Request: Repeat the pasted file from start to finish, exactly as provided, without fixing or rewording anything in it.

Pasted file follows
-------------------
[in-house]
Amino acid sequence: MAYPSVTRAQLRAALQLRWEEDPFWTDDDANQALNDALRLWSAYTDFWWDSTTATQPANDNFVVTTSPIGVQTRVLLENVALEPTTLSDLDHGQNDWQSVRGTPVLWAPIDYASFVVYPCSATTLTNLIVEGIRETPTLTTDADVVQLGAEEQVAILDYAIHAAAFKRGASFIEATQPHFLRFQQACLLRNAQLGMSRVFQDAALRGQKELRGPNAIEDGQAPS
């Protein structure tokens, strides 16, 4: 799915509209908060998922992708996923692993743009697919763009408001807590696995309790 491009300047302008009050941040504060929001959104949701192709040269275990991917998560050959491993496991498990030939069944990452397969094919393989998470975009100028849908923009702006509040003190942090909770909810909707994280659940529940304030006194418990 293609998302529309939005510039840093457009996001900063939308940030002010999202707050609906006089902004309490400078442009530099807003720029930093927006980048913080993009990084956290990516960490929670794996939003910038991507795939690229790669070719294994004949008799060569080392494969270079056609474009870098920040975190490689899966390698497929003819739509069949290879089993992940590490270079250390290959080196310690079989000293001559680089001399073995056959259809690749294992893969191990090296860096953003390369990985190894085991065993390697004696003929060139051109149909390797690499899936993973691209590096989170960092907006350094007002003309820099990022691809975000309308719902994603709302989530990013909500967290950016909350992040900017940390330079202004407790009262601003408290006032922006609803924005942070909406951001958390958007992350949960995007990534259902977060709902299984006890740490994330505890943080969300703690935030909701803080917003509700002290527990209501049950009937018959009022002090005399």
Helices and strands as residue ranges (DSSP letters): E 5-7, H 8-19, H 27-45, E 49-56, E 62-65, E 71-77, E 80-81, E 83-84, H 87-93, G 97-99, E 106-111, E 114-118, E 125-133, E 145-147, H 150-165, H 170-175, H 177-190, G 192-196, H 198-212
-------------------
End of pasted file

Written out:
[in-house]
Amino acid sequence: MAYPSVTRAQLRAALQLRWEEDPFWTDDDANQALNDALRLWSAYTDFWWDSTTATQPANDNFVVTTSPIGVQTRVLLENVALEPTTLSDLDHGQNDWQSVRGTPVLWAPIDYASFVVYPCSATTLTNLIVEGIRETPTLTTDADVVQLGAEEQVAILDYAIHAAAFKRGASFIEATQPHFLRFQQACLLRNAQLGMSRVFQDAALRGQKELRGPNAIEDGQAPS
């Protein structure tokens, strides 16, 4: 799915509209908060998922992708996923692993743009697919763009408001807590696995309790 491009300047302008009050941040504060929001959104949701192709040269275990991917998560050959491993496991498990030939069944990452397969094919393989998470975009100028849908923009702006509040003190942090909770909810909707994280659940529940304030006194418990 293609998302529309939005510039840093457009996001900063939308940030002010999202707050609906006089902004309490400078442009530099807003720029930093927006980048913080993009990084956290990516960490929670794996939003910038991507795939690229790669070719294994004949008799060569080392494969270079056609474009870098920040975190490689899966390698497929003819739509069949290879089993992940590490270079250390290959080196310690079989000293001559680089001399073995056959259809690749294992893969191990090296860096953003390369990985190894085991065993390697004696003929060139051109149909390797690499899936993973691209590096989170960092907006350094007002003309820099990022691809975000309308719902994603709302989530990013909500967290950016909350992040900017940390330079202004407790009262601003408290006032922006609803924005942070909406951001958390958007992350949960995007990534259902977060709902299984006890740490994330505890943080969300703690935030909701803080917003509700002290527990209501049950009937018959009022002090005399």
Helices and strands as residue ranges (DSSP letters): E 5-7, H 8-19, H 27-45, E 49-56, E 62-65, E 71-77, E 80-81, E 83-84, H 87-93, G 97-99, E 106-111, E 114-118, E 125-133, E 145-147, H 150-165, H 170-175, H 177-190, G 192-196, H 198-212